Friday, March 19, 2010

Fixing Small Leaks Conserves Water, Saves Money

The sound of a dripping faucet or running water inside the toilet is more than a minor annoyance; you are wasting water and pouring money down the drain. In fact, more than one trillion gallons of water are wasted each year in U.S. homes due to leaks. To raise awareness of the problem, the Environmental Protection Agency organized the “Fix a Leak Week” (March 15-21) campaign aimed at educating homeowners on how to locate and repair water leaks.

For example, during Fix A Leak Week, Pennsylvania American Water teamed up with plumbers to demonstrate how to find and repair leaks, as well as install water-saving fixtures. Live demonstrations for the media took place at the Ronald McDonald Houses in Hershey and Scranton; the Rainbow Kitchen in Homestead, Allegheny County; and Krause Youth Center in New Castle, Lawrence County. Pennsylvania American Water and many industry leaders are members of the EPA’s WaterSense program.

Leaks can account for an average of 10,000 gallons of water wasted in the home every year, or enough to fill a backyard swimming pool. These tips will help you save water -- and money -- by correcting household leaks:

Regularly check your toilet, faucets, and pipes for leaks. Pennsylvania American Water offers leak detection kits, which are available under the Customer Service tab of our Web site at If you find a leak, have it fixed as soon as possible.

Reduce faucet leaks by checking faucet washers and gaskets for wear and replace them, or, if necessary, replace the faucet with a WaterSense-labeled model.

Leaky toilets are most often the result of a worn toilet flapper. Replacing the rubber flapper is a quick fix that could save a home up to 200 gallons of water per day.

For a leaky garden hose, replace the nylon or rubber hose washer and ensure a tight connection to the spigot using pipe tape and a wrench.

Tighten connections on your showerheads if drips appear when the shower is off.

Check your garden and lawn irrigation system for leaks, or hire a certified WaterSense expert to check it for you.

Consider installing water and energy-efficient appliances. The EPA reports that certified Energy Star washing machines use up to 35 percent less water per load. Water-saving shower heads, toilets and faucet aerators also help cut your water usage.

If you have to replace plumbing fixtures, look for the WaterSense label. WaterSense-labeled toilets and faucets are independently tested and certified to save water and perform as well as or better than standard models. Visit for more information.

-Terry M. Maenza
Director, Communications & External Affairs
Pennsylvania American Water

Thursday, March 4, 2010

Greening Your Home

The energy section of The State of the Environment Report has a very useful list of green initiatives for homeowners. These include installing compact fluorescent light bulbs, using low-VOC (volatile organic compounds) products, plugging the leaks, setting back thermostats and installing low-flow showerheads.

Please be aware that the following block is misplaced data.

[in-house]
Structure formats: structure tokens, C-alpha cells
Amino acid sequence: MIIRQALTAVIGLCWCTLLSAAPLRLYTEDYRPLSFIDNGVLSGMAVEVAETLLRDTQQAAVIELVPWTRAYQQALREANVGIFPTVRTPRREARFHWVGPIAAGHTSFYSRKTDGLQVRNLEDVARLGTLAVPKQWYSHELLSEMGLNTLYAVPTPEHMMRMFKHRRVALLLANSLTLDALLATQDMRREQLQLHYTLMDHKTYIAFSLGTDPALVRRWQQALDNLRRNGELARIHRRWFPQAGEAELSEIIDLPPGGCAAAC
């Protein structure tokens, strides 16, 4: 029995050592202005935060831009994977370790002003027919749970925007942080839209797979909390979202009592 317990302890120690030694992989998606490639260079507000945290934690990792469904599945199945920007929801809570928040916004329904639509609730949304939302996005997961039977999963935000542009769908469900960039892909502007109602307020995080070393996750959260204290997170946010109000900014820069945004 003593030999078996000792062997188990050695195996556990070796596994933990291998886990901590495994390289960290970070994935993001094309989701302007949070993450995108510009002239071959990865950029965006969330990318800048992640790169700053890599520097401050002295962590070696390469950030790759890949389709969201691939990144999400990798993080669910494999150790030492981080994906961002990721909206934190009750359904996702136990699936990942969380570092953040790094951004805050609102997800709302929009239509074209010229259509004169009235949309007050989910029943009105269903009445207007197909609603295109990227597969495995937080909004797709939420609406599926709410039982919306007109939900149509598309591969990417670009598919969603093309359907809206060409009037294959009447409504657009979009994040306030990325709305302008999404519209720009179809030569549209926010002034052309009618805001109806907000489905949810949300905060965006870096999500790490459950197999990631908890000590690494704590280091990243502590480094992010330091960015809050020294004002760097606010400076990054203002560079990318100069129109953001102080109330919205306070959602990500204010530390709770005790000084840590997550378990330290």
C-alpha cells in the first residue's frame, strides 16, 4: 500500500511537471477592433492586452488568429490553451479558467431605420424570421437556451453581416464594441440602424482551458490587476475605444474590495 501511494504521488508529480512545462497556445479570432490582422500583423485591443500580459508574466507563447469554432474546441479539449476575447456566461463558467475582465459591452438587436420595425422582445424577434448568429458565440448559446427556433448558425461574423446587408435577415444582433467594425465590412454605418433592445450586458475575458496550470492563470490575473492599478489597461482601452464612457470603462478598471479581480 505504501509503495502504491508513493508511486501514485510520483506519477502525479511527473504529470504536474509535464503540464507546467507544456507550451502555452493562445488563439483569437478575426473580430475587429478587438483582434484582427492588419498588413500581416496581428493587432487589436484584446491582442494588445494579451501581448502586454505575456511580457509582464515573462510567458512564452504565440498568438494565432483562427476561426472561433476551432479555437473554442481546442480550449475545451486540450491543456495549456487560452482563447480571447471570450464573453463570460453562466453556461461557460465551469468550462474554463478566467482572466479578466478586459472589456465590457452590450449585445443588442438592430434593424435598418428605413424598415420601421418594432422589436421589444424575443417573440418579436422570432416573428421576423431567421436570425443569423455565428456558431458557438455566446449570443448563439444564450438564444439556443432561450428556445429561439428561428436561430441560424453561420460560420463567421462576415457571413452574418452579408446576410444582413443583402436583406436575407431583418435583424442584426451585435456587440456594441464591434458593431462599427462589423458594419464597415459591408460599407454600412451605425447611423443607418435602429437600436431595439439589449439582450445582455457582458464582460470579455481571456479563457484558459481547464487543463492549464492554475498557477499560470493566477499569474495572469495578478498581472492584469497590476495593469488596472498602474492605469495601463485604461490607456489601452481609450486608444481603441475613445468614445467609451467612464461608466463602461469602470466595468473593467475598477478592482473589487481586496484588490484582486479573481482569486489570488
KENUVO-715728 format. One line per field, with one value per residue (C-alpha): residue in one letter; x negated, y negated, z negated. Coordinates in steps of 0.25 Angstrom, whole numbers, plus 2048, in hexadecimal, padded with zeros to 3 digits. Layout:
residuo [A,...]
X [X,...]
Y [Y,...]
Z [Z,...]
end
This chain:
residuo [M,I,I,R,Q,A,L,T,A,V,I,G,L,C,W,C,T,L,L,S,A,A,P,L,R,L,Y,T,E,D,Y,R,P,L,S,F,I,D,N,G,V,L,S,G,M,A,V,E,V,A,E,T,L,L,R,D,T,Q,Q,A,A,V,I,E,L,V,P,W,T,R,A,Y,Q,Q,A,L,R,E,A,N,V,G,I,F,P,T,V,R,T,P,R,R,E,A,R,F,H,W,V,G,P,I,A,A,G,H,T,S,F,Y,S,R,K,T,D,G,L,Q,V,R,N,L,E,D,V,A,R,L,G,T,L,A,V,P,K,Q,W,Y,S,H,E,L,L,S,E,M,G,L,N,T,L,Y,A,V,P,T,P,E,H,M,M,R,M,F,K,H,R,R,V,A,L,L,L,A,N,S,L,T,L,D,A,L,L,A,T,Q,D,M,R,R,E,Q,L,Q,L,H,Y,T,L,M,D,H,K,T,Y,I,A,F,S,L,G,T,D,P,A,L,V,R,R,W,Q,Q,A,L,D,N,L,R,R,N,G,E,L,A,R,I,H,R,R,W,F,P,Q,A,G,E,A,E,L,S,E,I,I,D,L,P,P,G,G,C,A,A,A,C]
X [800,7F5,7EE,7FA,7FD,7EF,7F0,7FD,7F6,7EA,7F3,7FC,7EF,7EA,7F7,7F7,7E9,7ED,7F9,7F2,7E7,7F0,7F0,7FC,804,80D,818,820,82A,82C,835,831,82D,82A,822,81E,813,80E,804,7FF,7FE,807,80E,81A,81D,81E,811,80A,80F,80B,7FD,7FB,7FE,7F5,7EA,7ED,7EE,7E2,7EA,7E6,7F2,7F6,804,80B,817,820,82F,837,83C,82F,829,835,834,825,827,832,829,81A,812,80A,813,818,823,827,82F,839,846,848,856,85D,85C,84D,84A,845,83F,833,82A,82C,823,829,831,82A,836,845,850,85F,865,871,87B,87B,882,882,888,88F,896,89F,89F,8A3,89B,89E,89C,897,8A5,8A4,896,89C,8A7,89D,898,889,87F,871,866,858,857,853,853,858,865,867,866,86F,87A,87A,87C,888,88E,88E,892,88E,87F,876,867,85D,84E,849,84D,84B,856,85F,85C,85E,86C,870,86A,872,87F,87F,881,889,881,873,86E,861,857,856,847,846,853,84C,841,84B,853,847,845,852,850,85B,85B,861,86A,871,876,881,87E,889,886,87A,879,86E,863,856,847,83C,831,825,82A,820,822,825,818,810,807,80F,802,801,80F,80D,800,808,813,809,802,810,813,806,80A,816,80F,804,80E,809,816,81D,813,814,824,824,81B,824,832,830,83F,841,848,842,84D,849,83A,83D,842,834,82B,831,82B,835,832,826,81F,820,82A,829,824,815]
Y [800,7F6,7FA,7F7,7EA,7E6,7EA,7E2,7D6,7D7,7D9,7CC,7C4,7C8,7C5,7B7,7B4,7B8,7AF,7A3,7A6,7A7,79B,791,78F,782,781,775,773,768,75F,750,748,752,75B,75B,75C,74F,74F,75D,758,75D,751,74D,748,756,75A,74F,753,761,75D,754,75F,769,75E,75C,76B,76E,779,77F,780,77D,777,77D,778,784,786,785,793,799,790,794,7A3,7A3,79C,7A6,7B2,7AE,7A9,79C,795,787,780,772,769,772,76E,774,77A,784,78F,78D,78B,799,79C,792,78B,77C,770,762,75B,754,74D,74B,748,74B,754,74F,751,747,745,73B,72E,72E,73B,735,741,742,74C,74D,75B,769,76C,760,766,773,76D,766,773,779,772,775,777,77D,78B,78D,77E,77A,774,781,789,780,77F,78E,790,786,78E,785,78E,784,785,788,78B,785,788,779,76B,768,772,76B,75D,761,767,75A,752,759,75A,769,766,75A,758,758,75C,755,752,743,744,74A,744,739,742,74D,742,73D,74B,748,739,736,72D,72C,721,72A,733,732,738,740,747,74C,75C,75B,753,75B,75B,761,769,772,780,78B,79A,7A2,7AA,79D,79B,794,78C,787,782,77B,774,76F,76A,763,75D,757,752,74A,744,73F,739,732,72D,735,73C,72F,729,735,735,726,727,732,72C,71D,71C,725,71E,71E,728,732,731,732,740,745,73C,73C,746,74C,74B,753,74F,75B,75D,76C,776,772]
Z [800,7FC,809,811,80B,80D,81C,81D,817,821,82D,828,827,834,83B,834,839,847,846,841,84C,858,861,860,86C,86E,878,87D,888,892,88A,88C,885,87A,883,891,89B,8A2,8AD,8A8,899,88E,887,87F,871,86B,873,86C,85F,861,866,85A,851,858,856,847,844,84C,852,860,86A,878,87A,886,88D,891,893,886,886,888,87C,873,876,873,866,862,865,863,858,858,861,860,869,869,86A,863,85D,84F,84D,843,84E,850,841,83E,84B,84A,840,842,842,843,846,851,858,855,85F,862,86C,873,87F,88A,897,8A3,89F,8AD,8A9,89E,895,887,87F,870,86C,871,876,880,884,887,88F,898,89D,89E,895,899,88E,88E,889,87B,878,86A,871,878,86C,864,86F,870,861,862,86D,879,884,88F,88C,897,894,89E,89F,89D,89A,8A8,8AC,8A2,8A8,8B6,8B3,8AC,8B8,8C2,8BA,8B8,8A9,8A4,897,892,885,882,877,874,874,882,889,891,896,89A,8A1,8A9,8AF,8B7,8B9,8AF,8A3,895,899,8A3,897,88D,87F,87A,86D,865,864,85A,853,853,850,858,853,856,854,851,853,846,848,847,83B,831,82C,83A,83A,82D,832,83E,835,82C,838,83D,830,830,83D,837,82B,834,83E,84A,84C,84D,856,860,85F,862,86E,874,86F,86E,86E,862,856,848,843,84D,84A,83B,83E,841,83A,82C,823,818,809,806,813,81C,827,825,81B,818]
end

I want to add one more --- dividing your heating and cooling system into zones. Especially if you live in a large home adding zones for heating and cooling will save energy and money. The concept is simple: You create separate zones for heating and cooling so that you are only making the spaces you occupy comfortable. Adding zones initially or after the fact is more costly than caulking or changing light bulbs but it can pay substantial dividends.

We added zones to our home and the building where my business is located. I want to focus on is what we did in our residence because it was a relatively economical solution. We added thermostatic radiator valves in the rooms that we did not need to use on a daily basis. I first came across these when I lived in New York where they were in common use in large buildings with rooms that had wide ranging heating requirements.

Thermostatic valves replace the knob valves on radiators and can be adjusted from about 46 degrees to 74 degrees. We had a plumber do the work. The cost was about $300 per radiator, including the valves. We just had the valves installed prior to this heating season so we only have a few months’ gas bills to compare our consumption to previous winters. So far, it looks like we cut our gas consumption by about 20%. We estimate that the energy saving investment will pay for itself in three to five years. In the meantime, we’re consuming less natural gas and reducing our carbon footprint if ever so slightly.

One caution is that these valves only function as cut back heating elements. Your central thermostat will continue to control your central boiler. The valves cannot “call” for more heat than your central thermostat.

Two manufacturers of thermostatic radiator valves are Dan Foss and Honeywell.

For more information on thermostatic radiator valves:
Thermostatic radiator valves explained
Dan Foss valves
Honeywell valves

Bill Vitale

Monday, March 1, 2010

Top "Cleanest" Fruits and Vegetables

Like the dirty dozen of produce, there is a list of the top cleanest produce you can purchase that is not organic. These are least likely to contain pesticide residue.

Here's the Cleanest:

When organic is not available, here's some tips to protect you from "non-organic" produce:
Buy fresh vegetables and fruits in season.

Trim tops and the very outer portions of celery, lettuce, cabbages, and other leafy vegetables that may contain the bulk of pesticide residues.
Peel and cook when appropriate, even though some nutrients and fiber are lost in the process.

Eat a wide variety of fruits and vegetables. This would limit exposure to any one type of pesticide residue.

Wait until just before preparation to wash or immerse your produce in clean water. When appropriate, scrub with a brush.

Special soaps or washes are not needed and could be harmful to you, depending on their ingredients. Read the label!